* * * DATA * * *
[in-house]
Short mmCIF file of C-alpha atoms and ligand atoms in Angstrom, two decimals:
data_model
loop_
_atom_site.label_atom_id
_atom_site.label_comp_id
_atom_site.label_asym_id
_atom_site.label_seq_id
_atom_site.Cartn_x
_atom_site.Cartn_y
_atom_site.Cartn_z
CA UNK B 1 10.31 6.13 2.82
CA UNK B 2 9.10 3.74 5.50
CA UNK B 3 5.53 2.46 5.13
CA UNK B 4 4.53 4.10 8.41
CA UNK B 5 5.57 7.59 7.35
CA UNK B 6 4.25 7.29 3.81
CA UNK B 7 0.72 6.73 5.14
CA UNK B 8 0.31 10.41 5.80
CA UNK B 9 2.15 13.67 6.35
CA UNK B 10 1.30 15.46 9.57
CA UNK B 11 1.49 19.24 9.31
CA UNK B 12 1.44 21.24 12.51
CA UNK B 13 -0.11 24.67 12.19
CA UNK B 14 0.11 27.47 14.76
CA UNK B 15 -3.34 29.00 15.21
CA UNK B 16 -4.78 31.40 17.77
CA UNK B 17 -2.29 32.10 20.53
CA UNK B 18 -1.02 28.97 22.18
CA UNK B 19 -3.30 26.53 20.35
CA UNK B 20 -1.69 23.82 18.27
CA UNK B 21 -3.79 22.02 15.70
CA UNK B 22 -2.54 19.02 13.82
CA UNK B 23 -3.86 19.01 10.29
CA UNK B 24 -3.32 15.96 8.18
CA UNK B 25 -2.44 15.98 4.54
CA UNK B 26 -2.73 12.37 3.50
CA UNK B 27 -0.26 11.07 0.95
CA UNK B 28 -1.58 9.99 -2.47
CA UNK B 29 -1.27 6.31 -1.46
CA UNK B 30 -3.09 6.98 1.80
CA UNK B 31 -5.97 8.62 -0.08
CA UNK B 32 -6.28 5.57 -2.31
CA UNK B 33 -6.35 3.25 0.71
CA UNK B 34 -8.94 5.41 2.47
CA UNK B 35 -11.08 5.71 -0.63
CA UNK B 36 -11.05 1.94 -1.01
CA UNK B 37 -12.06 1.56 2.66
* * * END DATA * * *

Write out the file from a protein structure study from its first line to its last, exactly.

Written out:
[in-house]
Short mmCIF file of C-alpha atoms and ligand atoms in Angstrom, two decimals:
data_model
loop_
_atom_site.label_atom_id
_atom_site.label_comp_id
_atom_site.label_asym_id
_atom_site.label_seq_id
_atom_site.Cartn_x
_atom_site.Cartn_y
_atom_site.Cartn_z
CA UNK B 1 10.31 6.13 2.82
CA UNK B 2 9.10 3.74 5.50
CA UNK B 3 5.53 2.46 5.13
CA UNK B 4 4.53 4.10 8.41
CA UNK B 5 5.57 7.59 7.35
CA UNK B 6 4.25 7.29 3.81
CA UNK B 7 0.72 6.73 5.14
CA UNK B 8 0.31 10.41 5.80
CA UNK B 9 2.15 13.67 6.35
CA UNK B 10 1.30 15.46 9.57
CA UNK B 11 1.49 19.24 9.31
CA UNK B 12 1.44 21.24 12.51
CA UNK B 13 -0.11 24.67 12.19
CA UNK B 14 0.11 27.47 14.76
CA UNK B 15 -3.34 29.00 15.21
CA UNK B 16 -4.78 31.40 17.77
CA UNK B 17 -2.29 32.10 20.53
CA UNK B 18 -1.02 28.97 22.18
CA UNK B 19 -3.30 26.53 20.35
CA UNK B 20 -1.69 23.82 18.27
CA UNK B 21 -3.79 22.02 15.70
CA UNK B 22 -2.54 19.02 13.82
CA UNK B 23 -3.86 19.01 10.29
CA UNK B 24 -3.32 15.96 8.18
CA UNK B 25 -2.44 15.98 4.54
CA UNK B 26 -2.73 12.37 3.50
CA UNK B 27 -0.26 11.07 0.95
CA UNK B 28 -1.58 9.99 -2.47
CA UNK B 29 -1.27 6.31 -1.46
CA UNK B 30 -3.09 6.98 1.80
CA UNK B 31 -5.97 8.62 -0.08
CA UNK B 32 -6.28 5.57 -2.31
CA UNK B 33 -6.35 3.25 0.71
CA UNK B 34 -8.94 5.41 2.47
CA UNK B 35 -11.08 5.71 -0.63
CA UNK B 36 -11.05 1.94 -1.01
CA UNK B 37 -12.06 1.56 2.66